By Mohammed Mukhashaf
(Reuters) - Fighting between Yemen's warring factions raged in southern and central parts of the country and air strikes hit Houthi militia forces in Aden on Friday, but there were no fresh moves toward dialogue.
Saudi Arabia says it is winding down its month-old bombing operation against the Iran-allied Houthis and forces loyal to Yemen's former president. But Riyadh pounded targets with at least 20 airstrikes across Yemen on Thursday and 10 more on Friday.
The civilian death toll from the fighting and airstrikes since the bombing started on March 26 has reached an estimated 551 people, the United Nations said on Friday. Its children's agency UNICEF said at least 115 children were among the dead.
Washington and other Western countries backing the Saudi-led aerial campaign have grown increasingly worried about the humanitarian crisis on the ground and also about the risk of Sunni Muslim jihadist groups taking advantage of the chaos.
Islamic State, which has had little presence in Yemen, released late on Thursday a video it said showed members of the group in the country conducting military exercises and pledging to attack the Houthis, who are from the Zaydi Shi'ite sect.
Saudi Arabia has called a meeting with major U.N. aid agencies and others to discuss improving aid deliveries to Yemen, which have been hindered by the naval blockade, Saudi officials and U.N. sources said.
Violent clashes continued between the Houthis and local militias near the Khor Maksar district of Aden on Friday, residents said, as well as in Taiz and al-Dhala.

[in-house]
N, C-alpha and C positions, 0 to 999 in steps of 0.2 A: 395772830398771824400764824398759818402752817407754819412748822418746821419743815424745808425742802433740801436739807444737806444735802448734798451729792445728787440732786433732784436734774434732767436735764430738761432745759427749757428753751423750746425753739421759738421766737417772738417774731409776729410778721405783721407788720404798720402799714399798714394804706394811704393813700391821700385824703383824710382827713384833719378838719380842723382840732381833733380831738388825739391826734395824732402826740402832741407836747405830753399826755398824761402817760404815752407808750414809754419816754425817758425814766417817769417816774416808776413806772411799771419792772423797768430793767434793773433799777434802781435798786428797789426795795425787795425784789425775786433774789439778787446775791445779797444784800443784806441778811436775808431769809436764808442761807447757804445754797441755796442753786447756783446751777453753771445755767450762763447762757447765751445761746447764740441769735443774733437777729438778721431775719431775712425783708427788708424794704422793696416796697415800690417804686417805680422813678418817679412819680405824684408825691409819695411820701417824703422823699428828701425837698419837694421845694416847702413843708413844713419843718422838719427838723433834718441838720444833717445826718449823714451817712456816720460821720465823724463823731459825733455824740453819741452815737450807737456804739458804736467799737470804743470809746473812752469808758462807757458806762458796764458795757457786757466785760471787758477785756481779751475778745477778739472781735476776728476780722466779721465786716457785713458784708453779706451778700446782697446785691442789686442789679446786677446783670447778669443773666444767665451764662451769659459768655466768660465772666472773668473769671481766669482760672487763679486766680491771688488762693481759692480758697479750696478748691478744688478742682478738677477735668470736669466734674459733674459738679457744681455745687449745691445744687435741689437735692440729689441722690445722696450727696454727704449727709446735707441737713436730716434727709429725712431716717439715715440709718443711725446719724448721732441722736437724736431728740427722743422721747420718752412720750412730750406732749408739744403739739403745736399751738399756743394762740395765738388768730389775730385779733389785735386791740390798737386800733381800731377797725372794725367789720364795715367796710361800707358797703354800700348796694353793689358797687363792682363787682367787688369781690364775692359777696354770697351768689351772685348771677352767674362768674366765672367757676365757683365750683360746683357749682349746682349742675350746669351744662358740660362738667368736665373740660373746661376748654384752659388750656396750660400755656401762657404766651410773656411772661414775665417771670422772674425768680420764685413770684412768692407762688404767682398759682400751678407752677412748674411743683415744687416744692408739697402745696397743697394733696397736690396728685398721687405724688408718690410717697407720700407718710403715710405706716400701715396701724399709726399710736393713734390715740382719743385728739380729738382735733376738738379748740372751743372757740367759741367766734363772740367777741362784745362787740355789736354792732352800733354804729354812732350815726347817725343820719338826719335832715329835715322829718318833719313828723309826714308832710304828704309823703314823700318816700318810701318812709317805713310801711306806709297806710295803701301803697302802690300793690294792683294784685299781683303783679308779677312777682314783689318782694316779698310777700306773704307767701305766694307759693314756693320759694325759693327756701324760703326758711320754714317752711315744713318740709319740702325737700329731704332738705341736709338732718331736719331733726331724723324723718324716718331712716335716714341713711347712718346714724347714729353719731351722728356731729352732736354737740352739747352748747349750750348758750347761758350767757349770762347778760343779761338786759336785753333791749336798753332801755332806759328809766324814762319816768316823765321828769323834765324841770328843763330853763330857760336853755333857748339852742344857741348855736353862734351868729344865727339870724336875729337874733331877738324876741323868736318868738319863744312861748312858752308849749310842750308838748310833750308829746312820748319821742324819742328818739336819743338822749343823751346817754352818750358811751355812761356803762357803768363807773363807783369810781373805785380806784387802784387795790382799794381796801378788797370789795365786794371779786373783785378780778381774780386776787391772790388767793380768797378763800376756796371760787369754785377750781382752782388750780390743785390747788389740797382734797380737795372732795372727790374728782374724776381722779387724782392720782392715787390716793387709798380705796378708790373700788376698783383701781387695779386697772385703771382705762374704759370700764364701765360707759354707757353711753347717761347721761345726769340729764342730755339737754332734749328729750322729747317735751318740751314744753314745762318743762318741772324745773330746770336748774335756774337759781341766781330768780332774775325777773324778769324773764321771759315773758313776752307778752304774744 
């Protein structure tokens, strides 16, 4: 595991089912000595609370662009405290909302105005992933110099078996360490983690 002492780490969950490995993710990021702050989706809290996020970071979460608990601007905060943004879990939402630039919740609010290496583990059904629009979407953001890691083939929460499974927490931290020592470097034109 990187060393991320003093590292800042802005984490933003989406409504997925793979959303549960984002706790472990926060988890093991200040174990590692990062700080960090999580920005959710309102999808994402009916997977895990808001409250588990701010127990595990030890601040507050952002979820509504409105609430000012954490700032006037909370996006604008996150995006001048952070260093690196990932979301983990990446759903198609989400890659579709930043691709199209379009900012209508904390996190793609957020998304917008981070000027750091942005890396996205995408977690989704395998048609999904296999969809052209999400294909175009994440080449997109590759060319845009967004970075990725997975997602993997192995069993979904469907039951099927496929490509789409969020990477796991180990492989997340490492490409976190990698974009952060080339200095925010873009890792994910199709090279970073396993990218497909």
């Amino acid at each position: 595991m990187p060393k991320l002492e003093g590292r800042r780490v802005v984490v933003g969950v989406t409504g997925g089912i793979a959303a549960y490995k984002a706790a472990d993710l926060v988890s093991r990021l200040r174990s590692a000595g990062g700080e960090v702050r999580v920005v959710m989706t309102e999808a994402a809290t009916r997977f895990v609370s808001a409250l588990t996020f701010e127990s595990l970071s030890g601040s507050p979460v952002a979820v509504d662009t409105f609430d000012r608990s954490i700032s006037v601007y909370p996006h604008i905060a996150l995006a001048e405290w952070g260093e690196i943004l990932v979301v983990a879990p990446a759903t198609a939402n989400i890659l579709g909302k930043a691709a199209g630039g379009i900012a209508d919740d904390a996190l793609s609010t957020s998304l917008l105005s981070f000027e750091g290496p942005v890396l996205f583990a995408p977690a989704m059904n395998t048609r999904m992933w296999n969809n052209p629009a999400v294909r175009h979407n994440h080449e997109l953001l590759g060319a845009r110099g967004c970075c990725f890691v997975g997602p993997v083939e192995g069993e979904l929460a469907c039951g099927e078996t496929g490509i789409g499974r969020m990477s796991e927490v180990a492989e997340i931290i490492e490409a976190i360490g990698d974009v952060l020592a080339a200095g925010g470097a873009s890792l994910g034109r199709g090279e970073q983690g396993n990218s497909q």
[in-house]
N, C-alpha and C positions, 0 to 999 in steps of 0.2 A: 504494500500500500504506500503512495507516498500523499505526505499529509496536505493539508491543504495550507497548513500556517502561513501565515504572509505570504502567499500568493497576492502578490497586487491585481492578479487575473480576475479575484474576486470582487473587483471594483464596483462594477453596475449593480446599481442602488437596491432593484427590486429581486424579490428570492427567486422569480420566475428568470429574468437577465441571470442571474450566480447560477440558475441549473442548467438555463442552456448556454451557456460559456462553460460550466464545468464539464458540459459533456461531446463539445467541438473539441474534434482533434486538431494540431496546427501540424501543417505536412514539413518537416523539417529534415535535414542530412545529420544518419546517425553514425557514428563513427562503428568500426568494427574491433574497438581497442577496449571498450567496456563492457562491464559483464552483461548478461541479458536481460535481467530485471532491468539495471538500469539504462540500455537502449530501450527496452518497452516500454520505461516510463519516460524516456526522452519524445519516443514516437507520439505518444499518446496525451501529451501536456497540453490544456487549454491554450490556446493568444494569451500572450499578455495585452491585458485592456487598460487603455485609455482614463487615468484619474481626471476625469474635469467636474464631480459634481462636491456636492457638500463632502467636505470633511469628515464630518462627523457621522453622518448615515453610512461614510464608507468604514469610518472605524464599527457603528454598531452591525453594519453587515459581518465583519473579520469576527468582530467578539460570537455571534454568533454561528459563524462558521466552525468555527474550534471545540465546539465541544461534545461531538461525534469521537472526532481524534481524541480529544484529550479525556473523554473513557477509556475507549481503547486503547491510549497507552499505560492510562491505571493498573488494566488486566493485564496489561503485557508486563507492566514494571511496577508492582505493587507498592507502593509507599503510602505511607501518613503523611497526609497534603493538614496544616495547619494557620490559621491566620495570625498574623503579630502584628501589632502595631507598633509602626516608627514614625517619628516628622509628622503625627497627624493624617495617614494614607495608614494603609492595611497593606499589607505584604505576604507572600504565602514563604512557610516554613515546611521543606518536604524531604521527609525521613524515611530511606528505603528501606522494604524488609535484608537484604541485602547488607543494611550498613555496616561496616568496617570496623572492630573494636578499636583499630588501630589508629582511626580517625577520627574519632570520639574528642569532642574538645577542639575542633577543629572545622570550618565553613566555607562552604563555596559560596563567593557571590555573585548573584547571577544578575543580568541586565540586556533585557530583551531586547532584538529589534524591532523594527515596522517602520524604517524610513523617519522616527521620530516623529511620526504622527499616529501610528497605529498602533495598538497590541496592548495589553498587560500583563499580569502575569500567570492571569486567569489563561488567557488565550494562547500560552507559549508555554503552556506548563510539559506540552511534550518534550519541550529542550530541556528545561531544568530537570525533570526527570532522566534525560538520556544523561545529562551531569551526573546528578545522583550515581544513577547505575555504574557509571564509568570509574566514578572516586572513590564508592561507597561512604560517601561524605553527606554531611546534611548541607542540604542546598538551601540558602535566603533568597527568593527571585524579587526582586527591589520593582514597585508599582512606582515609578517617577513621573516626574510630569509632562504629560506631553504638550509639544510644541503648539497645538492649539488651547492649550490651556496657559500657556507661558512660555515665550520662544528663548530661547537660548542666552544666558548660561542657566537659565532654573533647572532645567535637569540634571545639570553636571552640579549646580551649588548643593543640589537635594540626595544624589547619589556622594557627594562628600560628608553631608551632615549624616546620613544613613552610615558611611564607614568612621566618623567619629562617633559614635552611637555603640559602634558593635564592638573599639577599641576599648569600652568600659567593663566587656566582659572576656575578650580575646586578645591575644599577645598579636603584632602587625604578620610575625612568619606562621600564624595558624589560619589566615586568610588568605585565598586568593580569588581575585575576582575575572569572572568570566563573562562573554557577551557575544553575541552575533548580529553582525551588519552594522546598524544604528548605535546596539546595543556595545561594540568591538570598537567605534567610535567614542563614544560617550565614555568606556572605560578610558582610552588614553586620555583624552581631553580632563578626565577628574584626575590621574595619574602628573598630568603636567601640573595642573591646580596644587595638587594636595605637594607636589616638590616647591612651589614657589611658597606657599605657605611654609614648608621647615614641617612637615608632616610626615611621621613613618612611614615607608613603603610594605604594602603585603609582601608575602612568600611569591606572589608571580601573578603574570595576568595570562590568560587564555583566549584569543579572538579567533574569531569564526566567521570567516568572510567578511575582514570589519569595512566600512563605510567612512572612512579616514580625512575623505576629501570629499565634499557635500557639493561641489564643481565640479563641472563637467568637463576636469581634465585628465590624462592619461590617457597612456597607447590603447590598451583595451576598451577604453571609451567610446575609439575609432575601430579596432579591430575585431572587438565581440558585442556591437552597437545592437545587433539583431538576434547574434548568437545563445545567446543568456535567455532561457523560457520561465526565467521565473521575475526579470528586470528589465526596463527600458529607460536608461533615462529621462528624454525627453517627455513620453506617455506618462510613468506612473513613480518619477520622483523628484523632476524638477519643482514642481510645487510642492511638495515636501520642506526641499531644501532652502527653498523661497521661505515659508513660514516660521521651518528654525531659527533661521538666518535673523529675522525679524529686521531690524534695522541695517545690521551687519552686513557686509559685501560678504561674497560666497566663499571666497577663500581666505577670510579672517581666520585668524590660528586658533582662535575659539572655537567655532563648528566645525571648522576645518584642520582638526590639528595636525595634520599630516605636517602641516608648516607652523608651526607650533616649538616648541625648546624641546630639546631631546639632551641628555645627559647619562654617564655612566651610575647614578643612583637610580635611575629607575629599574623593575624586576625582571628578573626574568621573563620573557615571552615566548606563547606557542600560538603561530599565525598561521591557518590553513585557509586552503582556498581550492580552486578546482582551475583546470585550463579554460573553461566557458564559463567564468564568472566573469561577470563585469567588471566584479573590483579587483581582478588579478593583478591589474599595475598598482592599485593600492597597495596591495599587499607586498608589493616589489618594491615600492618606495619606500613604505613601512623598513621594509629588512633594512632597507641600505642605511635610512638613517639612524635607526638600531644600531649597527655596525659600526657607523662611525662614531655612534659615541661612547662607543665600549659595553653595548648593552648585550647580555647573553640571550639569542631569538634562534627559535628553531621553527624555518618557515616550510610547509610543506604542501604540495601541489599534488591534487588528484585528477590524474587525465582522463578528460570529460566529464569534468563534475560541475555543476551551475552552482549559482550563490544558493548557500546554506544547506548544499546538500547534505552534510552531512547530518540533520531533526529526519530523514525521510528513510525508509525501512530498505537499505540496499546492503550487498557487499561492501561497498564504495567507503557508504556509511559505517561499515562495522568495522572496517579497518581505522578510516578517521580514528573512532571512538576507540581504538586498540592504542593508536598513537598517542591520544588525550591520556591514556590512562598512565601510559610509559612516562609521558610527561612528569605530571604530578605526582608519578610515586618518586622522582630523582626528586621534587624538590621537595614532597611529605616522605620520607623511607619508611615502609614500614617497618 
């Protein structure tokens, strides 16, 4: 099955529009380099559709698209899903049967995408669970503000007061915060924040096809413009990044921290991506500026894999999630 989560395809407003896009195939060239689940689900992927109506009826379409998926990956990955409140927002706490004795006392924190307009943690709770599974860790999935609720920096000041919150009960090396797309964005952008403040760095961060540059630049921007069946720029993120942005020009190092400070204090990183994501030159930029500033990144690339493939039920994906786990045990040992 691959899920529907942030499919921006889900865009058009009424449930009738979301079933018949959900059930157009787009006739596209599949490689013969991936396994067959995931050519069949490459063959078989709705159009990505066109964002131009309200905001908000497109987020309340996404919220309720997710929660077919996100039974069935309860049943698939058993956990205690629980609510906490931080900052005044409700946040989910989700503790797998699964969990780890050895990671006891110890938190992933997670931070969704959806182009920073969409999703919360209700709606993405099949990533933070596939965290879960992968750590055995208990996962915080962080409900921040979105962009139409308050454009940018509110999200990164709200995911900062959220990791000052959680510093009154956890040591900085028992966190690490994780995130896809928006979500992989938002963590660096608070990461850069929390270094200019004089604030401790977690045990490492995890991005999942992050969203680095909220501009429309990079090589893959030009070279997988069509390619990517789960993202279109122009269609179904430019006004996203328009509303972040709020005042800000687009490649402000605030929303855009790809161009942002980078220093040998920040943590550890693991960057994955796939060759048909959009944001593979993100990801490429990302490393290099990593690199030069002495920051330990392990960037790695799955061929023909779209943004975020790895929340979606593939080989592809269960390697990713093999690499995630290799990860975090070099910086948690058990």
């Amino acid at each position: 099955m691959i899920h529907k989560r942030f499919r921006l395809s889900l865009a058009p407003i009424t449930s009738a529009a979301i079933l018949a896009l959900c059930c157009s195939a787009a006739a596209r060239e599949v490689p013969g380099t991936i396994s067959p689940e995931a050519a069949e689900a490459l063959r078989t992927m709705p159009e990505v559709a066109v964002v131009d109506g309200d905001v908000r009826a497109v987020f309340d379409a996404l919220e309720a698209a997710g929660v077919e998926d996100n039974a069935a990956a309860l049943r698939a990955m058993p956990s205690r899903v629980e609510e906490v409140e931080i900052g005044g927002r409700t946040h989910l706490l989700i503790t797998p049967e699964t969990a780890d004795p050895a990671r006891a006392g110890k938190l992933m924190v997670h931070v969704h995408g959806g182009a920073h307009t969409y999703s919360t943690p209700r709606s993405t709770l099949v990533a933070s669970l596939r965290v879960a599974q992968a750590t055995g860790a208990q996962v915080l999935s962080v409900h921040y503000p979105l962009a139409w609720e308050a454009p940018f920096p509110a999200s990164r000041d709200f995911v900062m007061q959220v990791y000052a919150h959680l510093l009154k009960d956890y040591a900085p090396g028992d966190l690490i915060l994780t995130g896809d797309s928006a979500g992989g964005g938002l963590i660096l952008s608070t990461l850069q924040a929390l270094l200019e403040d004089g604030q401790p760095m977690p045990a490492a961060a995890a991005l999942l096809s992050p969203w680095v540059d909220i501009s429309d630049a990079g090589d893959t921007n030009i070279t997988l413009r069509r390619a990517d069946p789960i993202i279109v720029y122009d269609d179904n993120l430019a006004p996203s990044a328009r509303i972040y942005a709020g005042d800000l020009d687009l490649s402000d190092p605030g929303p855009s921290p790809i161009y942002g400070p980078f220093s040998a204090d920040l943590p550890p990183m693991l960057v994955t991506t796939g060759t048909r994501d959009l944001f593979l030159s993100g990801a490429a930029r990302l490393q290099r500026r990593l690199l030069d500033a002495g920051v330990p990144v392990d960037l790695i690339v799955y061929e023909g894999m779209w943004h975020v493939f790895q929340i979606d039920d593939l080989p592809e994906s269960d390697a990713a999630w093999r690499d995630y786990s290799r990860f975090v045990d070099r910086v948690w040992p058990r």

Heavy fighting in Marib province east of the Yemeni capital Sanaa killed 15 people, tribal sources there said, as the Houthi militia and forces loyal to former president Ali Abdullah Saleh tried to advance into the rugged Sirwah district.
Renewed airstrikes, days after Riyadh announced the end of its main bombing campaign, hit the 35th Brigade in Taiz, a Yemen army unit loyal to Saleh whose troops have clashed this week with militiamen supporting President Abd-Rabbu Mansour Hadi.
Four weeks of air raids have had limited impact on the lightly armed and mobile Houthi guerrilla fighters, but have significantly degraded army units loyal to Saleh, Western diplomats say.
Splitting the alliance between the Houthis and Saleh is seen as pivotal to any chance of success for the Saudi-led coalition in its goal of pushing the militia back towards its northern heartland, resuming peace talks and restoring Hadi to Sanaa.
Several army units have announced in recent days that they were pledging their loyalty to Hadi after fighting alongside Saleh or sitting on the sidelines. But those switches do not yet appear to have swung the balance of fighting on the ground.
Separately, a spokesman for Defence Minister Mahmoud al-Subaihi rejected on Friday as untrue local media reports that the Houthis had released him after weeks of detention.
(Additional reporting by Stephanie Nebehay in Geneva and Mohammed Ghobari in Cairo. Writing by Angus McDowall; Editing by Gareth Jones)